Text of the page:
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In the summer of 2004, Keith Lee Grant, a tenured professor of Theatre at the City College of New York, founded The Harlem Repertory Theatre (HRT). Its first season in Aaron Davis Hall on the City College (CCNY) campus was ambitions indeed producing the popular Broadway musicals HAIR, THE WIZ and a new musical theatre piece, VODU. The subsequent seasons included an eclectic range of musicals, plays and a Shakespeare comedy. Among the offerings were BYE BYE BIRDIE, WEST SIDE STORY, CABARET, DREAMGIRLS, TAMBOURINES TO GLORY, DUTCHMAN and AS YOU LIKE IT. The HRT was founded, with support of The City College of New York, to bring low-cost professional theatre to the Harlem Community while also providing performance and technical theatre opportunities for CCNY students, alumni, and other actors. Another priority for the HRT then, as now, is its dedication to inclusive, color-blind casting, offering minority actors the opportunity to explore roles that have been traditionally denied to them.

After seven years of producing summer seasons at the College, in 2010 The HRT was forced to move off the campus, costing the company to lose its primary source of funding. After a year spent re-grouping, Grant and several dedicated company members pooled their resources to relaunch the HRT in the heart of Harlem. This time at the 70-seat, second-floor theatre in the 133rd Street Arts Center. Funds were limited so Mr. Grant took out an equity loan to cover the production costs. It was naturally difficult to adjust to a much smaller theatre space after seven years performing in the state-of-the-art 300-600 seat spaces in Aaron Davis Hall. However, it was during their residency at the Arts Center that the HRT’s production of DREAMGIRLS received positive reviews in the New York papers, including one in the New York Times. The production received AUDELCO awards for Best Director, Choreographer, and Actress in a Musical. With this newfound recognition, the HRT hoped to make permanent their home at the 133rd Street Arts Center.

Unfortunately, after struggling to produce two seasons at the 133rd Street Arts Center, the building was condemned and the HRT once again found itself without a home. Mr. Grant took out a loan from his retirement account and moved the company to the Tato Laviera Theatre in East Harlem where they reside today. The theatre had been abandoned for years and the HRT needed to replace the sound system, lighting board, and instruments. There were no chairs in the auditorium or furniture in the dressing rooms. With the personal loan from his retirement, financial planning and hard work, Mr. Grant and his volunteer staff invested time and resources to bring this valuable East Harlem cultural institution back to life.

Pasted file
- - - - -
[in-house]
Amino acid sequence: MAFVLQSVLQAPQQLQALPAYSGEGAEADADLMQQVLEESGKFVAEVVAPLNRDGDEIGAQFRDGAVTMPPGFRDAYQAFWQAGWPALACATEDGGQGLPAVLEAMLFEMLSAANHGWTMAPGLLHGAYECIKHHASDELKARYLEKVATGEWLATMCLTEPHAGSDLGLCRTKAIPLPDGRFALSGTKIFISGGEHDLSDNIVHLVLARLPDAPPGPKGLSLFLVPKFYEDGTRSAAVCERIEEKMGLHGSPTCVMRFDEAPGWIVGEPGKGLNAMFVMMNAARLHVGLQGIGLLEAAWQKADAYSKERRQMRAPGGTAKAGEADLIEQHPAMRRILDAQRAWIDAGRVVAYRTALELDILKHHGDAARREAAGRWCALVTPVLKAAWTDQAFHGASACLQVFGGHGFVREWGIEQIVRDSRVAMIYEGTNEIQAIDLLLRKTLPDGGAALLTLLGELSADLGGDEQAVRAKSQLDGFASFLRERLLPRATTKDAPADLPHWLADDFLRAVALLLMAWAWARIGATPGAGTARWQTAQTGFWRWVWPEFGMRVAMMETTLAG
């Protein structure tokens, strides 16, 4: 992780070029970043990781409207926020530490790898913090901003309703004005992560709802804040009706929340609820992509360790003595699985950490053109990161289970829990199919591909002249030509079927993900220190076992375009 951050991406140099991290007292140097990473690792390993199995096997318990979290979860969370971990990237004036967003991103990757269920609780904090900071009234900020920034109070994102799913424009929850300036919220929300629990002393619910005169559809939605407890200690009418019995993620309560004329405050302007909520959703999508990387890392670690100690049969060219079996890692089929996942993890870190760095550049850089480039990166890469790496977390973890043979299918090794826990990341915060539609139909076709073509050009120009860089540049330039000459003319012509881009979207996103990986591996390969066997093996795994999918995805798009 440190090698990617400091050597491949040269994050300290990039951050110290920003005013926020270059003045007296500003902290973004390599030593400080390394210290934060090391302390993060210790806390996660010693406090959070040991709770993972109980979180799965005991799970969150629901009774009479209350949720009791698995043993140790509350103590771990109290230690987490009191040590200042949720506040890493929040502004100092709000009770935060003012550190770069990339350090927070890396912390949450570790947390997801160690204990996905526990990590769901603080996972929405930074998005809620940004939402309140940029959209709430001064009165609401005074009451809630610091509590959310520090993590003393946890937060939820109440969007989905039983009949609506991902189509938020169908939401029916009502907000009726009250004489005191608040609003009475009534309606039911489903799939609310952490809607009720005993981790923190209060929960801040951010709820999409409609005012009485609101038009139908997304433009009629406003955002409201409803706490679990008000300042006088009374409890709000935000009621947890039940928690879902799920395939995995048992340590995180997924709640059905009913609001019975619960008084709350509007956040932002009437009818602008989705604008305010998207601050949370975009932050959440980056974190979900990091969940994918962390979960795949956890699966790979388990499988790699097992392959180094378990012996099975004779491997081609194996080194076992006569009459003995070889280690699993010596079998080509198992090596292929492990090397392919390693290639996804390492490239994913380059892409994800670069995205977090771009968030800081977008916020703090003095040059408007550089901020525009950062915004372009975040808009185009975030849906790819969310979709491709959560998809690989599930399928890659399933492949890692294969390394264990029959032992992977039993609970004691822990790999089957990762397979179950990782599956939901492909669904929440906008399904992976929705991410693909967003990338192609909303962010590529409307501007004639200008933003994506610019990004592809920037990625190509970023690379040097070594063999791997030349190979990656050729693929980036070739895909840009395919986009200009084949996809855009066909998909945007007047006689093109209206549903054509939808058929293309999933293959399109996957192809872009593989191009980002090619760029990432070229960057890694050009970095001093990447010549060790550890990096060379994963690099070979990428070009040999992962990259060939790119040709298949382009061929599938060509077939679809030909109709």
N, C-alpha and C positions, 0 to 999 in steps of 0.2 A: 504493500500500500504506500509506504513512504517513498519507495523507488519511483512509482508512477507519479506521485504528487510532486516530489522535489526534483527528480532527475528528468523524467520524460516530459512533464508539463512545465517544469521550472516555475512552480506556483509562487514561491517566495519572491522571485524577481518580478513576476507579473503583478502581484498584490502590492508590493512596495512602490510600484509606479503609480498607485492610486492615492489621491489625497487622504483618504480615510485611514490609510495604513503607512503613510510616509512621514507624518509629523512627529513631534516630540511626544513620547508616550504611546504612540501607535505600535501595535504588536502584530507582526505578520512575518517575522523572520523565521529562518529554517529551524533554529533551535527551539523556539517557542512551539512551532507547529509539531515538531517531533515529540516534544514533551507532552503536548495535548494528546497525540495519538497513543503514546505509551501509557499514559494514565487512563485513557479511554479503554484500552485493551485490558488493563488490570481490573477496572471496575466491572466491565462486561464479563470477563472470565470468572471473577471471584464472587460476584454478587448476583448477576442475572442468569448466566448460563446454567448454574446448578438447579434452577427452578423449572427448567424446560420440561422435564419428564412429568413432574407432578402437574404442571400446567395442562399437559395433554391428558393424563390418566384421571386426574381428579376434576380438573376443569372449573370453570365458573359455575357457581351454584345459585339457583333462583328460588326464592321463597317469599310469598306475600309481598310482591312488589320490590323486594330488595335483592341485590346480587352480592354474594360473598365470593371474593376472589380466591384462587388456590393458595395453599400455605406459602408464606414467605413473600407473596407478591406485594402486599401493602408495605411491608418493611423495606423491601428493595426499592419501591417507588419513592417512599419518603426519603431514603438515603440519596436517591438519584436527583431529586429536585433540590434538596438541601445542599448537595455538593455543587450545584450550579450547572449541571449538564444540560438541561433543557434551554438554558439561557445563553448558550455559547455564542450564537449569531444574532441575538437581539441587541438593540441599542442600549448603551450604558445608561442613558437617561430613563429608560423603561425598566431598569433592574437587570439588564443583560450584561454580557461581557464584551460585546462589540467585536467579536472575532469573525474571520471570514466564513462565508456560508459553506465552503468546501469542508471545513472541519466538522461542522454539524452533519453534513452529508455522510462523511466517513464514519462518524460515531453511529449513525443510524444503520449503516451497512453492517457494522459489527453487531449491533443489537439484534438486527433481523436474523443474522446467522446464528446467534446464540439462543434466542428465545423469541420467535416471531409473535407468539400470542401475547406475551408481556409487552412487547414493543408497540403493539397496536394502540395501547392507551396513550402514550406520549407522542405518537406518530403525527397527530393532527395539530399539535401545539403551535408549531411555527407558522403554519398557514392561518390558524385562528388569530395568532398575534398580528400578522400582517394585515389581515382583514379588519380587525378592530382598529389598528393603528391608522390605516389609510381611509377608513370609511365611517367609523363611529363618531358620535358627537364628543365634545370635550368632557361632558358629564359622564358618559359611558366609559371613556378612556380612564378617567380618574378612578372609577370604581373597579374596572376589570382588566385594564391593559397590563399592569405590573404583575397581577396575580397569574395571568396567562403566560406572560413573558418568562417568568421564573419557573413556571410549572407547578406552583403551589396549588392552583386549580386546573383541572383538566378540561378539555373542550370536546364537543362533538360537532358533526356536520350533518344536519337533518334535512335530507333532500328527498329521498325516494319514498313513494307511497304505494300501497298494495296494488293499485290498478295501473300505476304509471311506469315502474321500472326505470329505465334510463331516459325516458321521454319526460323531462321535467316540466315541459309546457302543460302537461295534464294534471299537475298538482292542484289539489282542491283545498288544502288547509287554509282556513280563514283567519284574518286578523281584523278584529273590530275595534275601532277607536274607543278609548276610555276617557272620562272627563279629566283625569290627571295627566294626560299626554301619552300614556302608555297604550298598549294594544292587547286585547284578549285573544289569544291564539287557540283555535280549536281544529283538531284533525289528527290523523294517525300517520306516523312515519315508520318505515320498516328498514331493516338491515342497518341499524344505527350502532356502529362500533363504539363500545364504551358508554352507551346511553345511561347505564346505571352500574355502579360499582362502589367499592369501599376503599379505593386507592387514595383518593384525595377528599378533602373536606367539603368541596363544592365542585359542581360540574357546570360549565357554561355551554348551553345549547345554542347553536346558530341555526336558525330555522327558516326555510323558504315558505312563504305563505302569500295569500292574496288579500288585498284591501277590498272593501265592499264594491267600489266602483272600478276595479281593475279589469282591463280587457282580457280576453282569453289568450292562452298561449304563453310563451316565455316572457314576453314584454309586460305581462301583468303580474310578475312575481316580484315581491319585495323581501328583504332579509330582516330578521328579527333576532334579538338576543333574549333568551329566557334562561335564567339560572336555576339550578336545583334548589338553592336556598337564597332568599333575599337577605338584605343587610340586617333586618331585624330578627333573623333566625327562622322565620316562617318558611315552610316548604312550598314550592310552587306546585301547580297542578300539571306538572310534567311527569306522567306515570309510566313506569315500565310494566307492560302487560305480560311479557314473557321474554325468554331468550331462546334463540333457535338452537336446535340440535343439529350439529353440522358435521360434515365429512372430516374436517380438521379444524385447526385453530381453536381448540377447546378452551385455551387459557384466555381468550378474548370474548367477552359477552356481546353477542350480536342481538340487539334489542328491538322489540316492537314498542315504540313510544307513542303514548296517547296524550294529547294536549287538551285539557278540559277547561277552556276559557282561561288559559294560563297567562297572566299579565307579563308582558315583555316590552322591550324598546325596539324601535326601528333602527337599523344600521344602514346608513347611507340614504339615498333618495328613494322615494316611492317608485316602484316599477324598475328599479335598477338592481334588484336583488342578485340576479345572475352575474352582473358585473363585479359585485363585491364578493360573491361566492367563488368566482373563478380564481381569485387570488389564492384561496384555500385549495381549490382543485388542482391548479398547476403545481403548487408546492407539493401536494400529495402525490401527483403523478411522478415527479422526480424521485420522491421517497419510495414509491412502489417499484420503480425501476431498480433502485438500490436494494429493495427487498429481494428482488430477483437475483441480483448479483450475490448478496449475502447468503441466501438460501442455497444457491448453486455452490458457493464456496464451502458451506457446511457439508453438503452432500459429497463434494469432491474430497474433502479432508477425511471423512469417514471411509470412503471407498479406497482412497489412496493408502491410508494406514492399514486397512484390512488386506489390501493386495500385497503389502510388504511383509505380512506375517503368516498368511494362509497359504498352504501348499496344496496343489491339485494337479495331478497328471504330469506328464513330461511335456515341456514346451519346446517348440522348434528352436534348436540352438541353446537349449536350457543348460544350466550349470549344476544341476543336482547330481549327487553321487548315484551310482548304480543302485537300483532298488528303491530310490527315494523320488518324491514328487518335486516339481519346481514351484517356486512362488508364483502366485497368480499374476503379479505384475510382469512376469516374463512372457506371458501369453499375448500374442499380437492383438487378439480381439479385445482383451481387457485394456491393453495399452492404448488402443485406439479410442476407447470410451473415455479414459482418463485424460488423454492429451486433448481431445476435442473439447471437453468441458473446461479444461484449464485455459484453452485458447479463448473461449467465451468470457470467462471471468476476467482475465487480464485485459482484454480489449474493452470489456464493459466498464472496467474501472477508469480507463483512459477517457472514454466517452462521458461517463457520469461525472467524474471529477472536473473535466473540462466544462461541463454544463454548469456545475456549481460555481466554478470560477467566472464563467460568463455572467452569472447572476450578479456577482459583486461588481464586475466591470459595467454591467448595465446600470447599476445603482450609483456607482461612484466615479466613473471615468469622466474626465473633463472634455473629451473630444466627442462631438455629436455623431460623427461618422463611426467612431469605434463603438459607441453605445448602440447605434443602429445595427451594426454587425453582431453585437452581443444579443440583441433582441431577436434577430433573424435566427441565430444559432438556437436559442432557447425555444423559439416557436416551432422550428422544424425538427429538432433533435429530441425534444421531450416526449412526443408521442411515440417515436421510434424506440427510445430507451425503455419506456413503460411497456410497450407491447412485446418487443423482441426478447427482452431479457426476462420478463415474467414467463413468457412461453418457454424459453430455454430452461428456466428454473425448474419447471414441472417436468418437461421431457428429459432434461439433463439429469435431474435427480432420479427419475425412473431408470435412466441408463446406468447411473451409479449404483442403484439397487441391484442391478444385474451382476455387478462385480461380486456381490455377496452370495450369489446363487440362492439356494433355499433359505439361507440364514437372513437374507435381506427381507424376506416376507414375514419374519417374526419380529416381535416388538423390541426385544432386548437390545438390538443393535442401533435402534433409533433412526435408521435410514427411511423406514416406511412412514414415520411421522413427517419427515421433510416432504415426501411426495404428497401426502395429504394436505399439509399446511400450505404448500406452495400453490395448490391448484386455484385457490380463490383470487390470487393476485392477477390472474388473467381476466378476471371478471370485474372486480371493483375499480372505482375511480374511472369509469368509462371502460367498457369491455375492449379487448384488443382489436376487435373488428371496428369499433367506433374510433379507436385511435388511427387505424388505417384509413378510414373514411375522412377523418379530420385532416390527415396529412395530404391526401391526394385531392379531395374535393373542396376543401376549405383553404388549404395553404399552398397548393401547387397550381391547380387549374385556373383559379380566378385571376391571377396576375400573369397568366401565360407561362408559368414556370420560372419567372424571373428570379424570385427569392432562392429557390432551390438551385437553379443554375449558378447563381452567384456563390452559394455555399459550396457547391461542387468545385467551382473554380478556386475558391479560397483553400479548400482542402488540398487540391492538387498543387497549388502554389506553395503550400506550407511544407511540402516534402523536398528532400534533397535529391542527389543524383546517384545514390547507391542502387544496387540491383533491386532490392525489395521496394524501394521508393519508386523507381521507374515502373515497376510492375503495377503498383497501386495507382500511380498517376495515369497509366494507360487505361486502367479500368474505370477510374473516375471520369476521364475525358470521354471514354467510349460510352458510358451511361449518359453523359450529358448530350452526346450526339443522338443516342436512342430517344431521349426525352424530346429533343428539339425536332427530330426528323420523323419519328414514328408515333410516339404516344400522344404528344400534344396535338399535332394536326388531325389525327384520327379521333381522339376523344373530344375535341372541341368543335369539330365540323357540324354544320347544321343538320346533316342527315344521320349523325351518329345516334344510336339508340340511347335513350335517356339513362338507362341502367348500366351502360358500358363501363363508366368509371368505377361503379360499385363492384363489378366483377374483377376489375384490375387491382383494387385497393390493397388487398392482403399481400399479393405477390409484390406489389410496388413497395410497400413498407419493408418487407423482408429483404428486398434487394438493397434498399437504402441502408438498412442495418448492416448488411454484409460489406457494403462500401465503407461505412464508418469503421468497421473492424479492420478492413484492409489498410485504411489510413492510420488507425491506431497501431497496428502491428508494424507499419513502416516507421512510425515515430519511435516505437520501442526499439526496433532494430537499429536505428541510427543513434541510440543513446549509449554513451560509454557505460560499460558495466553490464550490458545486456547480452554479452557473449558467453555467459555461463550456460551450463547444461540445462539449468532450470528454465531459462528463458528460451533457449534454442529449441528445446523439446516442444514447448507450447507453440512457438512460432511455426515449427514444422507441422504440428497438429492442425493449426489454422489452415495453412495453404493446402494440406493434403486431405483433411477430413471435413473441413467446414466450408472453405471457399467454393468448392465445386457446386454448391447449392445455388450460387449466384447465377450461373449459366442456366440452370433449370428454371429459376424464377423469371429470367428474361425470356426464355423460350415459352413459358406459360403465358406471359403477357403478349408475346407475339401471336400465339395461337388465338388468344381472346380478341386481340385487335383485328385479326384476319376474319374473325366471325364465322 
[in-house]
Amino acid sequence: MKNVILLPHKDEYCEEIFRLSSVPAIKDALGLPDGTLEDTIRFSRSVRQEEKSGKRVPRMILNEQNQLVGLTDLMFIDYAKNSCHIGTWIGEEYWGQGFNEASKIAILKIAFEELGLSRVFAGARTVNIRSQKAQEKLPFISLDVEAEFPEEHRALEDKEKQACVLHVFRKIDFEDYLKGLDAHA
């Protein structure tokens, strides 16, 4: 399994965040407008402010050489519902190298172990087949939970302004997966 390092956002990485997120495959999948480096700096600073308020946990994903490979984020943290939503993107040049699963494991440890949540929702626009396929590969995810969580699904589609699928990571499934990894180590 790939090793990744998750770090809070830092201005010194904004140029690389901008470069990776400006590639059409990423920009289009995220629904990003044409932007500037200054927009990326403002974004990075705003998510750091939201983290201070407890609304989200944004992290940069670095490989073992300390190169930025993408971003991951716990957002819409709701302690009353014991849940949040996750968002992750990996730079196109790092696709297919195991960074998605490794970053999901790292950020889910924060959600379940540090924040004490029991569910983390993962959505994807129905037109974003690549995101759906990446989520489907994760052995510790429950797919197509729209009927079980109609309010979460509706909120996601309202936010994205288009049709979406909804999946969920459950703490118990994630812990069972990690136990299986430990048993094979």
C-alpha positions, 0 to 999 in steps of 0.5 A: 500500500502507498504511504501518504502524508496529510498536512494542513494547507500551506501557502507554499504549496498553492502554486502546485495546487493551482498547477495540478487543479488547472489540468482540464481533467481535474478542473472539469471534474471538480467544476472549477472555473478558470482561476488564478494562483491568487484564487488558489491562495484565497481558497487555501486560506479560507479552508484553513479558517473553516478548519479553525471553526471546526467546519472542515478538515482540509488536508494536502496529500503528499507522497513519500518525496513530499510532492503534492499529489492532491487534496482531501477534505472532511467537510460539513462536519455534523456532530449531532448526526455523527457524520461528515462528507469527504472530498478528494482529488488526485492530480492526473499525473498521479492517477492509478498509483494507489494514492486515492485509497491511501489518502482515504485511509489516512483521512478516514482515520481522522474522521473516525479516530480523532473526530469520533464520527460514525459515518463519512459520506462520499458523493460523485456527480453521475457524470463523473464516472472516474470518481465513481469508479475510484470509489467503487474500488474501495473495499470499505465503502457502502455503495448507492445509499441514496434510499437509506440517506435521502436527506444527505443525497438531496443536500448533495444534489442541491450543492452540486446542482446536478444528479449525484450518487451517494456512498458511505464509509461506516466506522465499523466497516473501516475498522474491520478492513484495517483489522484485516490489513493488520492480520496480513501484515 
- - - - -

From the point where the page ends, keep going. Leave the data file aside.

It has been a struggle to keep the HRT going now for over 13 years – however – one powerful motivation for Mr. Grant and his company has been the reception from the audience and members who have supported the Harlem Repertory Theatre throughout the years. And also, the aspiration and hopes spoke by one of America’s finest writers, which is at the heart of why the HRT was founded:

“…On the opening night… a beaming Langston renew(ed) his promise of a Harlem repertory theatre: ‘We want to build a theatre for you folks, a theatre for which you may write, in which you may act. This is your theatre.’  “

-Langston Hughes, April 21, 1938

Langston Hughes’ desire to build a professional theatre in Harlem has inspired Mr. Grant to persevere through the challenging periods when the company lacked funds to operate or a space in which to rehearse and perform. To this day, Langston Hughes’ dream inspires the company to go into the Tato Laviera Theatre week after week and year after year to produce high quality and reasonably priced plays and musicals for the people of Harlem and the Tri-State Area. (Current ticket prices range from $10 – $50, including student and senior discounts). The average ticket price for an HRT production is just $18!

Although we don’t know where the future will take the Harlem Repertory Theater, Mr. Grant and his devoted company members will continue to work to bring low-cost professional theatre to their community. We feel motivated to realize Hughes’ dream because we have now made it ours.

The dream of the Harlem Repertory Theatre has been made possible by a supportive community and the generous assistance of the YIP Harburg Foundation.